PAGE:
I had the privilege of attending the 25th Anniversary of Women Writing the West conference in San Antonio, Texas earlier this month. Held in the heart of the city at the Omni La Mansion del Rio, with its old world architecture and true Texas hospitality, made the stay a pleasant get-a-way from the damp and rainy days of Washington’s fall weather.
The historic hotel, once a Catholic boy’s school built in 1853, is now filled with soft lighting, curving portico’s, lush greenery and sequestered courtyards, inviting one to sit, relax and enjoy the evening’s gentle breeze. Met with sunshine and 97º on the first two days, made sightseeing a warm delight. Although, coming back to conference sessions and air-conditioning was a welcomed reprieve from the heat.
I was delighted to meet friends made in Walla Walla in 2018, Carmen Peon, Shanna Hatfield, Julia Bricklin and Krista Rolfzen Soukup at my first WWW conference, and many new friends, Kathleen Morris, Jane Little Botkin, Kathy Sechrist, Linda Jacobs and Claire Naden from around the country, all with the same passion of writing about the West we hold close to our hearts.
It was impossible, not to become caught up in the energy that filled the sessions and award banquets. I was so excited for my friend, Julia Bricklin who won the very first 2019 Downing Award.
Good food, good wine and amazing women had the rooms overflowing with laughter. The speakers shared their wealth of knowledge, giving new and seasoned writers alike a renewed sense of purpose for why we write what we do.
I have attended many conference in my career, but none that compares to Women Writing the West. Here, no one is left alone. No one is ignored. You are welcomed into the fold as if you’ve been a part of the organization for years. There is a sense of collegial support for one another, which goes beyond mere friendliness. They are woman who provide new insights, validate what you are writing, and bring a new way of thinking to the table. Writers are usually on a lonely journey, not in the sense that they are lonely people, but more that they write alone the stories they bring to life. That is why the sense of support received by being a part of Women Writing the West is vitally important.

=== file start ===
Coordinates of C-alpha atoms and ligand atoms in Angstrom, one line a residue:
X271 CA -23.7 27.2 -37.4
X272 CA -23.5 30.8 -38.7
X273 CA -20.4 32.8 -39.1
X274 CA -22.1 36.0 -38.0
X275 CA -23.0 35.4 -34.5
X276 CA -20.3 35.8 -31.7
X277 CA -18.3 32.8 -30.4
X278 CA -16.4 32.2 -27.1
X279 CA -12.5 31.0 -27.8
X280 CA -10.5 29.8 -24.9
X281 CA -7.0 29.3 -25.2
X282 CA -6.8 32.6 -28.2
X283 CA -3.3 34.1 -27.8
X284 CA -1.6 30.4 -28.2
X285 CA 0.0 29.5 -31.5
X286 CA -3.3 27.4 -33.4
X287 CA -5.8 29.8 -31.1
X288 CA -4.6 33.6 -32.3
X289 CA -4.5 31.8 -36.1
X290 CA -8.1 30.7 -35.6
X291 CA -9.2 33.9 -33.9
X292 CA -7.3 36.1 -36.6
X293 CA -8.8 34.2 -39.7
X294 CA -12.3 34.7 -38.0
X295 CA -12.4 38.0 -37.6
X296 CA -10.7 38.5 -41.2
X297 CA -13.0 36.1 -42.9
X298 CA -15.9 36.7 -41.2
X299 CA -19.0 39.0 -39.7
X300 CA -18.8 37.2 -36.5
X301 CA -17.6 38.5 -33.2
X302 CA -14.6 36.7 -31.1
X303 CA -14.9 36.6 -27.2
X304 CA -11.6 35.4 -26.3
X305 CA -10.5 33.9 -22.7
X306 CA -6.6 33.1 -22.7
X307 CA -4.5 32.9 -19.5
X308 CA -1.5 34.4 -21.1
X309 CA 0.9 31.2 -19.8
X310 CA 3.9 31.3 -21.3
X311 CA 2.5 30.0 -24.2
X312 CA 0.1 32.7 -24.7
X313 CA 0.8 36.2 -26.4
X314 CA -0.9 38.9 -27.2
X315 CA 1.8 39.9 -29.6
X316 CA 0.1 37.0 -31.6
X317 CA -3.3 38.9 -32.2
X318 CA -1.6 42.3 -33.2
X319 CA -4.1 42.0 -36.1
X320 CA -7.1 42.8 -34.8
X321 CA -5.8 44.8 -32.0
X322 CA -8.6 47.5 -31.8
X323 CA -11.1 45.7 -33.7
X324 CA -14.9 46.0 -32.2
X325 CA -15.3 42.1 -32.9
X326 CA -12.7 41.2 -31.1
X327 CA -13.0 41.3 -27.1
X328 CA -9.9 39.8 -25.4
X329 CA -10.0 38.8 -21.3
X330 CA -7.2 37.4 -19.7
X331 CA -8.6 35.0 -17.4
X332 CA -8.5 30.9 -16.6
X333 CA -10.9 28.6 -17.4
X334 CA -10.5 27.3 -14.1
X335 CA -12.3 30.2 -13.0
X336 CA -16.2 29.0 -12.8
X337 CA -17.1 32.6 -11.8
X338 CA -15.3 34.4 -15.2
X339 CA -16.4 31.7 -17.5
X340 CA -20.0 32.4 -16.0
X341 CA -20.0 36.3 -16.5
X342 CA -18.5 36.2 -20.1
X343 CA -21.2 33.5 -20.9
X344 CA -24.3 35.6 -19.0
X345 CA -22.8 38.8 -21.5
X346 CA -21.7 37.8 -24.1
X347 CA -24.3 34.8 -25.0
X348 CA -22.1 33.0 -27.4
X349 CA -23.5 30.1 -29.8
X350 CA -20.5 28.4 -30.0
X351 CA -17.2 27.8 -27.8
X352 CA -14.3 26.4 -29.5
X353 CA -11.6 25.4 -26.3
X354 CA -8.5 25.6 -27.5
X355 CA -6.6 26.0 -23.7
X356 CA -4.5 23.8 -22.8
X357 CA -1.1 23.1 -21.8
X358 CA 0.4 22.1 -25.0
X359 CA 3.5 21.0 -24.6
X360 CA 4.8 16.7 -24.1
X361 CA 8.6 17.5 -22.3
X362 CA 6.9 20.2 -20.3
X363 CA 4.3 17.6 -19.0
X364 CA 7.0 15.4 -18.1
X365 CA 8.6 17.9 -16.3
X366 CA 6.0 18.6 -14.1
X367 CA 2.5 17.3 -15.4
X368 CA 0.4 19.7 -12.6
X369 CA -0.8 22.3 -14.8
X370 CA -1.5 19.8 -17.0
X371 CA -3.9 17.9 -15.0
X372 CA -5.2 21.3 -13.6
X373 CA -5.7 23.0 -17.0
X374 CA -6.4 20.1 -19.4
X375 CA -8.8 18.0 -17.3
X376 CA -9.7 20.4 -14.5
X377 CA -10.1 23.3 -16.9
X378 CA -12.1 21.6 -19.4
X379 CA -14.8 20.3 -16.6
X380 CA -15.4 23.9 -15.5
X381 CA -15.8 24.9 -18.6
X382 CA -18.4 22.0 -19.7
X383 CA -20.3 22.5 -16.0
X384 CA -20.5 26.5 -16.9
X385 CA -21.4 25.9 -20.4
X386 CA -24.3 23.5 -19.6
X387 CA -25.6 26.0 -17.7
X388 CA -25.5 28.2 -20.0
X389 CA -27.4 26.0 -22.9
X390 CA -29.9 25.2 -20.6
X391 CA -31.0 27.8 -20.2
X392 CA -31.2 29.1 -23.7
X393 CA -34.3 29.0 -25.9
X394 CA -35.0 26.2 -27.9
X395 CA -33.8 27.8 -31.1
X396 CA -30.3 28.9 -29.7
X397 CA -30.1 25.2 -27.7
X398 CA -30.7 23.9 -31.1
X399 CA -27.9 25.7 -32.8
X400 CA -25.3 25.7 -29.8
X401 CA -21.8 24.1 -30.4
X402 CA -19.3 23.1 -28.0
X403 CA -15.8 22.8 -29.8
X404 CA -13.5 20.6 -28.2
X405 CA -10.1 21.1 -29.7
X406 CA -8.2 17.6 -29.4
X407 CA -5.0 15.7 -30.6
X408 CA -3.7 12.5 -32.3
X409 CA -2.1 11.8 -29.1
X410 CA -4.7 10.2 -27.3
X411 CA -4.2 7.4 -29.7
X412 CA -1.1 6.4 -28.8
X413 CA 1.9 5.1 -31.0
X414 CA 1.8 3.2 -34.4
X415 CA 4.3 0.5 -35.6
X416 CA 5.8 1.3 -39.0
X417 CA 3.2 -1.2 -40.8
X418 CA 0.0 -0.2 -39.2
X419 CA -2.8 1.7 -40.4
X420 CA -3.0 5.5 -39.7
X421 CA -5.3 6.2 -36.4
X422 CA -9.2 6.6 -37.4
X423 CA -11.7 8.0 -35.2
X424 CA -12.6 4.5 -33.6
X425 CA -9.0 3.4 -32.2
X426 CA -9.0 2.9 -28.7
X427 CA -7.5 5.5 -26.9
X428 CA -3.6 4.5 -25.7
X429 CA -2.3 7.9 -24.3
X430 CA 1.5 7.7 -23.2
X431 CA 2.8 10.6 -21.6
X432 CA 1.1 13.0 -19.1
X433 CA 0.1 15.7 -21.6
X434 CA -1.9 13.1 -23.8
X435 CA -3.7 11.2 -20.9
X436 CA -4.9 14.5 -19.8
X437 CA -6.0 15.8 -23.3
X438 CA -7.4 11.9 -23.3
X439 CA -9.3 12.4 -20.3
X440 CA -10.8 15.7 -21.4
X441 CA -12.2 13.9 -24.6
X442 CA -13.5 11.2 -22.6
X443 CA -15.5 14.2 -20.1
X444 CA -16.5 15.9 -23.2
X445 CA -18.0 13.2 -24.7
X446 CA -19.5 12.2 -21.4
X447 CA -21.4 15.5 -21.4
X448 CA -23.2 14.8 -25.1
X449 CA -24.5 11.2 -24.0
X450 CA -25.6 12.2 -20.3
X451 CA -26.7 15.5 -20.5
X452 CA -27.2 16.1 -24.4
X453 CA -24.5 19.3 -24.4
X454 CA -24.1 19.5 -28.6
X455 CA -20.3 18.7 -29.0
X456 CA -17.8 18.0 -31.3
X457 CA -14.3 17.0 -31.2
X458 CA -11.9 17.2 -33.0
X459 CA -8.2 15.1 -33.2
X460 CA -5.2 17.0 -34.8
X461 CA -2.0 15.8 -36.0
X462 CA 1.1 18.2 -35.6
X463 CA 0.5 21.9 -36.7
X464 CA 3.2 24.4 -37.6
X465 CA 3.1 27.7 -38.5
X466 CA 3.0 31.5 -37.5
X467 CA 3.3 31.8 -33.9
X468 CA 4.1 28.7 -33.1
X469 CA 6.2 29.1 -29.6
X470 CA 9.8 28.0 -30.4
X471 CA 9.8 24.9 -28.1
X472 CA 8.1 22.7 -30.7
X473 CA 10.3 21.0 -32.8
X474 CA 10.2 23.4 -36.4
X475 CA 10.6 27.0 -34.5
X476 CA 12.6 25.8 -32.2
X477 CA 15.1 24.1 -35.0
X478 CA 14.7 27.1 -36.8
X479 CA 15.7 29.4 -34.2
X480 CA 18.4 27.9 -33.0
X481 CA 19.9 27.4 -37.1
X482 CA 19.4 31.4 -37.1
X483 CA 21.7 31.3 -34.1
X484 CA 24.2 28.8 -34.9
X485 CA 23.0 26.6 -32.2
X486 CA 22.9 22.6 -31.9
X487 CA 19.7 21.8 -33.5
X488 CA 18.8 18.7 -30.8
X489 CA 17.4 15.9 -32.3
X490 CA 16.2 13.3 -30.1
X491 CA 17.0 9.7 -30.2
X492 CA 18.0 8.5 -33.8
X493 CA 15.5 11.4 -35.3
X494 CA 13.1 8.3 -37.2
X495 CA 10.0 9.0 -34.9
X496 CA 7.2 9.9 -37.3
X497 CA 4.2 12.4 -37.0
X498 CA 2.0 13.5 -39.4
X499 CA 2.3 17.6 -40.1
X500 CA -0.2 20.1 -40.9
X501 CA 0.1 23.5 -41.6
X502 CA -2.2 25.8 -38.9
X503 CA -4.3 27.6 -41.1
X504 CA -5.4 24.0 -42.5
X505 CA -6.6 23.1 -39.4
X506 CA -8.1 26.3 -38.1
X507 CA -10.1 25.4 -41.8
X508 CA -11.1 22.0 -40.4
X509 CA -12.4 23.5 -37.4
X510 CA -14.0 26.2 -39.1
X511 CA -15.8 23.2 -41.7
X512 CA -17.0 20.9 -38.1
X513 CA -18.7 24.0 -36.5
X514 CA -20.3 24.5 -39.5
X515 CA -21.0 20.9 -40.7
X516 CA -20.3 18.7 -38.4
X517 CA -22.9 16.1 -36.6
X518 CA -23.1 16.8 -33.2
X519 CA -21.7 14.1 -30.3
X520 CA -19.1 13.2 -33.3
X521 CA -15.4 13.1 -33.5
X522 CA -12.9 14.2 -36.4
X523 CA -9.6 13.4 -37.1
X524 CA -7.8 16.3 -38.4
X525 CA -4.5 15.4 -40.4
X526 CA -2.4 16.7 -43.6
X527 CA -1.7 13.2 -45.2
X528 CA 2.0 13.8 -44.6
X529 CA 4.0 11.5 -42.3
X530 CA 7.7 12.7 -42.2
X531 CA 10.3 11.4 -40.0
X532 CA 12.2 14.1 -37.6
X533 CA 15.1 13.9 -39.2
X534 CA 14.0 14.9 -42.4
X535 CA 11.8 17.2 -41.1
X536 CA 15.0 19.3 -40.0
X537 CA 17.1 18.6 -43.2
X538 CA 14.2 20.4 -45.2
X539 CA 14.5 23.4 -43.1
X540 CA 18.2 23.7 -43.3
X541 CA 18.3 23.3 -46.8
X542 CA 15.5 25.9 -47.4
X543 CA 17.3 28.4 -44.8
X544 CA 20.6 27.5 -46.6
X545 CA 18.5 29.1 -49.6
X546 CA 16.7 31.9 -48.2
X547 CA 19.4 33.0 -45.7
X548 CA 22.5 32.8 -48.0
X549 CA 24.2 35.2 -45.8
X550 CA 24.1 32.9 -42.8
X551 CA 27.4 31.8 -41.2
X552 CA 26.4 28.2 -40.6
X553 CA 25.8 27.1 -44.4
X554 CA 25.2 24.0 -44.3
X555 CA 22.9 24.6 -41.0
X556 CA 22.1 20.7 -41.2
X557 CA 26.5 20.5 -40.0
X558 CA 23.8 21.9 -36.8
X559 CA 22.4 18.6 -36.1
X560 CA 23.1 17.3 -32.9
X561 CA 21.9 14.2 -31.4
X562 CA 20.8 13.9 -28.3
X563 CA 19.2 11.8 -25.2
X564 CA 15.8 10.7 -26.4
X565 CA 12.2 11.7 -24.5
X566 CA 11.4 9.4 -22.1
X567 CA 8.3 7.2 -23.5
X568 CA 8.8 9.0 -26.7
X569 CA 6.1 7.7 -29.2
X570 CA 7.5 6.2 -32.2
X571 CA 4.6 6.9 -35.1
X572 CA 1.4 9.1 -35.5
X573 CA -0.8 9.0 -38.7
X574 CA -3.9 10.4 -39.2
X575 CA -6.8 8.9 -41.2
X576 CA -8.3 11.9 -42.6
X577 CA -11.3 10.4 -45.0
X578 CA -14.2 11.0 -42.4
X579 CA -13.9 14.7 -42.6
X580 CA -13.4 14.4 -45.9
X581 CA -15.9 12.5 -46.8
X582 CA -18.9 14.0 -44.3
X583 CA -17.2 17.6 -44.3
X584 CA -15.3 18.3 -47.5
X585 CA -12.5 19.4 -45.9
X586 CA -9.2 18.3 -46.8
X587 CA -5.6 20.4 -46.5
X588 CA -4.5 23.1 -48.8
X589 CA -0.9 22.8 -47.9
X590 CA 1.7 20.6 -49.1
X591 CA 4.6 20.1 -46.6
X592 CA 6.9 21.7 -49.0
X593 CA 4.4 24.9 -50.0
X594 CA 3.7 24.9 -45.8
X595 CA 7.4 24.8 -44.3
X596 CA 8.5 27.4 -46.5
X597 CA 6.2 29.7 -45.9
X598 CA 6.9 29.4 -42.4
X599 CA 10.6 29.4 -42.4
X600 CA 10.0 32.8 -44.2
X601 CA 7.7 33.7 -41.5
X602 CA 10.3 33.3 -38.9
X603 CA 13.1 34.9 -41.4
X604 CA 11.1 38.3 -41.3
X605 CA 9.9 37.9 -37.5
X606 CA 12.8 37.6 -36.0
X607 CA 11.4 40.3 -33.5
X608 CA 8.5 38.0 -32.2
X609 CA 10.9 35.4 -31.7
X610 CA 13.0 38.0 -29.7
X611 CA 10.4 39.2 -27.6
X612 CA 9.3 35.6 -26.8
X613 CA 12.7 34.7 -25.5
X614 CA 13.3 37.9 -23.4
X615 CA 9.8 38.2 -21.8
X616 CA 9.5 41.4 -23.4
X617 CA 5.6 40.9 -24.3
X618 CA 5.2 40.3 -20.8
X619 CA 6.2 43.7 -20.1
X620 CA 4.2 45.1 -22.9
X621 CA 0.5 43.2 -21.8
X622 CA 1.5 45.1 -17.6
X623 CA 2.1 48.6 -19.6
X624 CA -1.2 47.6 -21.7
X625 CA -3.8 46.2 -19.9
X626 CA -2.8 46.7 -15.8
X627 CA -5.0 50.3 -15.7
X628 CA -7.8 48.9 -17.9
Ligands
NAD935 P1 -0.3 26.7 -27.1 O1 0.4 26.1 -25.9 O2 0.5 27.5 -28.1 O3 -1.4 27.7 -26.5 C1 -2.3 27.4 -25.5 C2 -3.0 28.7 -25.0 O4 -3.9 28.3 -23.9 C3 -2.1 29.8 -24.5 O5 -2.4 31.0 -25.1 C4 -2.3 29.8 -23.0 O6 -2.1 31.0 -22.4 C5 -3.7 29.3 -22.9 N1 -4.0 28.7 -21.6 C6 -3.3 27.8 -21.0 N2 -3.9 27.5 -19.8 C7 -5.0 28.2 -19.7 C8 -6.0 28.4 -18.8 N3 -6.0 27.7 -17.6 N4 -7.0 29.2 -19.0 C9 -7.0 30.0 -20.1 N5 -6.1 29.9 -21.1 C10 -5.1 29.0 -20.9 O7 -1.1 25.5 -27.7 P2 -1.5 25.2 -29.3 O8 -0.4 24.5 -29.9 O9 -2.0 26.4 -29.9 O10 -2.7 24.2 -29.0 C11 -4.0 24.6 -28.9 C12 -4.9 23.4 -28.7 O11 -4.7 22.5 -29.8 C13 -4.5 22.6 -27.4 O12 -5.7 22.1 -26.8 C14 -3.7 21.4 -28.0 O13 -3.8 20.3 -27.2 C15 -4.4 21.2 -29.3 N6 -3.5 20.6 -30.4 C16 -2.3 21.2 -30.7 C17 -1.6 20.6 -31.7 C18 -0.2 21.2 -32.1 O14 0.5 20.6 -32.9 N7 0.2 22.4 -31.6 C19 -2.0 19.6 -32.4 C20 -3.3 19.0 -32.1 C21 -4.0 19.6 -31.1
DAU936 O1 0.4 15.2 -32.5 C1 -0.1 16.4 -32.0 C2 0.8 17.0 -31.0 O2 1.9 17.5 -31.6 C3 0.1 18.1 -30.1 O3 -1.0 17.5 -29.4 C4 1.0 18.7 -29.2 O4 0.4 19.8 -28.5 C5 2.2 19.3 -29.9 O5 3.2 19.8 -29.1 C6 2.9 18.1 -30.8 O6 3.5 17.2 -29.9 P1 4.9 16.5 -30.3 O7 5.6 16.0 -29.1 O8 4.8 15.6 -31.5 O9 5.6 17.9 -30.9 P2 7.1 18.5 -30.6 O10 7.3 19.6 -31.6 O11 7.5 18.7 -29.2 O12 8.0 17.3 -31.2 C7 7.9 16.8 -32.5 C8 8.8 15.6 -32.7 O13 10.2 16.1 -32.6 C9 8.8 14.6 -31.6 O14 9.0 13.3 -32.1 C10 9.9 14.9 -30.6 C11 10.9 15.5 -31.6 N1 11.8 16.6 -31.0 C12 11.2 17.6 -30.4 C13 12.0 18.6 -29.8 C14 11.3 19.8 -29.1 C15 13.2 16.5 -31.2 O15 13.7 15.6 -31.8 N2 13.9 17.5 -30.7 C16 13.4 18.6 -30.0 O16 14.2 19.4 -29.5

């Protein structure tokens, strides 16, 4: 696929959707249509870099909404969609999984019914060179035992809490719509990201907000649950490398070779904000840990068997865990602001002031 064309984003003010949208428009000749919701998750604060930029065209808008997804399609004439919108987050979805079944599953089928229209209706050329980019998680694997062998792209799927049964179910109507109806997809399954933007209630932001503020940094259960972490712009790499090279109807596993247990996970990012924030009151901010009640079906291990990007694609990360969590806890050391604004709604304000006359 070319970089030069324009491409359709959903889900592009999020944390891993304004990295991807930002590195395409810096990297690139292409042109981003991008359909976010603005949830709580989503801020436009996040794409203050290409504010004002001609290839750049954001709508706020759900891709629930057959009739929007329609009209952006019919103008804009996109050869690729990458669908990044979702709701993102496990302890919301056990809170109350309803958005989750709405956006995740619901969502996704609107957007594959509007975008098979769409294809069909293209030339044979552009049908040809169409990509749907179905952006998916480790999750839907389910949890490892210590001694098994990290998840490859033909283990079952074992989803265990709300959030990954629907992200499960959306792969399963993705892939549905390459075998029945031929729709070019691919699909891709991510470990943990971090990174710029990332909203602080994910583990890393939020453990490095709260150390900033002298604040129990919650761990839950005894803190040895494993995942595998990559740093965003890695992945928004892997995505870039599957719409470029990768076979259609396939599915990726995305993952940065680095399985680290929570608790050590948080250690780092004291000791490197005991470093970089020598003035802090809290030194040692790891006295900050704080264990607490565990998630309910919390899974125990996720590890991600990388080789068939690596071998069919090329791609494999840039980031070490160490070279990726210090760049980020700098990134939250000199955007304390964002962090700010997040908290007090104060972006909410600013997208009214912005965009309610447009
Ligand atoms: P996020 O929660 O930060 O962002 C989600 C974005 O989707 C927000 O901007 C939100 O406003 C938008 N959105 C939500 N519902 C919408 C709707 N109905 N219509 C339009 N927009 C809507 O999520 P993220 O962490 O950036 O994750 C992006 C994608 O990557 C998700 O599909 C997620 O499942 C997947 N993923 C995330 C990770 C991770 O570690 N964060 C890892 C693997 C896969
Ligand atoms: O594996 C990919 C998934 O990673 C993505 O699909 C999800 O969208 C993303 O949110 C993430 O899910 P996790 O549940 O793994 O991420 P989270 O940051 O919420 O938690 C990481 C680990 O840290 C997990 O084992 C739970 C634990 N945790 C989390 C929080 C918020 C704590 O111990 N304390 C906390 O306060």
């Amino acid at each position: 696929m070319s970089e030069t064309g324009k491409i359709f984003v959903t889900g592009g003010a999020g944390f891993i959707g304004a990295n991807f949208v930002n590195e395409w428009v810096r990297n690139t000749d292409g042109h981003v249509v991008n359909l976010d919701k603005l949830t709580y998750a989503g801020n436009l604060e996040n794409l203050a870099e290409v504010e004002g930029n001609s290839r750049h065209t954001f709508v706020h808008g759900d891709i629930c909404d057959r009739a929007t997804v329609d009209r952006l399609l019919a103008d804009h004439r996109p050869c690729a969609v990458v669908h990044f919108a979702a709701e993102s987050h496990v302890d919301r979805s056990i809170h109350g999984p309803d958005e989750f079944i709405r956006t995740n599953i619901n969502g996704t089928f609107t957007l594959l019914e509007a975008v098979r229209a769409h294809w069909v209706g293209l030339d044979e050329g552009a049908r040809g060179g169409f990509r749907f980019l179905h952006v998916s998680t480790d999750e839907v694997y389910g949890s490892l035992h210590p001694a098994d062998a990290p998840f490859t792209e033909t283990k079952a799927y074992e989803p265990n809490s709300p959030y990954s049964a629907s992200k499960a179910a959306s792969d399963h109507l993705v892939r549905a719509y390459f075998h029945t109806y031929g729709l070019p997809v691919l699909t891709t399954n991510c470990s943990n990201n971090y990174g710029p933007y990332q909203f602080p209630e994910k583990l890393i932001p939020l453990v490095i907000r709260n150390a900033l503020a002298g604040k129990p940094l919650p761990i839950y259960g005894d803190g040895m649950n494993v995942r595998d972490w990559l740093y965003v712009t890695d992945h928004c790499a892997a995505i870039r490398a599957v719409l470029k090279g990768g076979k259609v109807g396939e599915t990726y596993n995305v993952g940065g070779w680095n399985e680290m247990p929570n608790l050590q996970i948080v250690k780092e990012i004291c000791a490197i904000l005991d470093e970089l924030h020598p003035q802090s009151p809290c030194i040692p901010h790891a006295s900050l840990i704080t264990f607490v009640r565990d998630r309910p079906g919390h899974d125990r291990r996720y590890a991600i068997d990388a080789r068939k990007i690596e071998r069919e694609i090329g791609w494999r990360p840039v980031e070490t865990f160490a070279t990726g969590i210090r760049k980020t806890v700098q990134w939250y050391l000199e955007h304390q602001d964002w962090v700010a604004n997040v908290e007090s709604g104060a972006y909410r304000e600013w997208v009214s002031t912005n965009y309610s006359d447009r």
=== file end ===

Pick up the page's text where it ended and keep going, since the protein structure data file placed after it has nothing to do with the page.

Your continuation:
The highlights of my trip included taking a cruise down the San Antonio River that runs through the center of old town as it leisurely meanders past shops, hotels and restaurants.
An afternoon spent at The Alamo was awe inspiring. Here, on April 21, 1836 the battle of the Revolution secured Texas’s independence from Mexico. A place that lends respect and solemnity not only as a Mission, but for the lives lost so many years ago.
On Sunday morning before departing San Antonio for home a group of conference attendees went on a mission tour. Mass was being held at each mission, so we stood respectfully outside taking in the blending of Hispanic, English and Mariachi Masses. Our group arrived just in time at Mission San Jose, to hear the mariachi mass being, as the brassy melody from trumpets and stately timbre from lively guitars drifted into the mission’s courtyard. It was a great way to end my trip to San Antonio.
As I look forward to the 2020 conference, “Climbing Higher; Endless Vistas, Unlimited Vision” to be held in Colorado Springs, CO, I continue to write. Now that book one, Till My Last Breath in my Desert Hills Trilogy is completed, I have started on book two, Till My Last Day.
Please check back to hear more about their publication. I love to hear from you. If you have any questions or comments please feel free to post them here.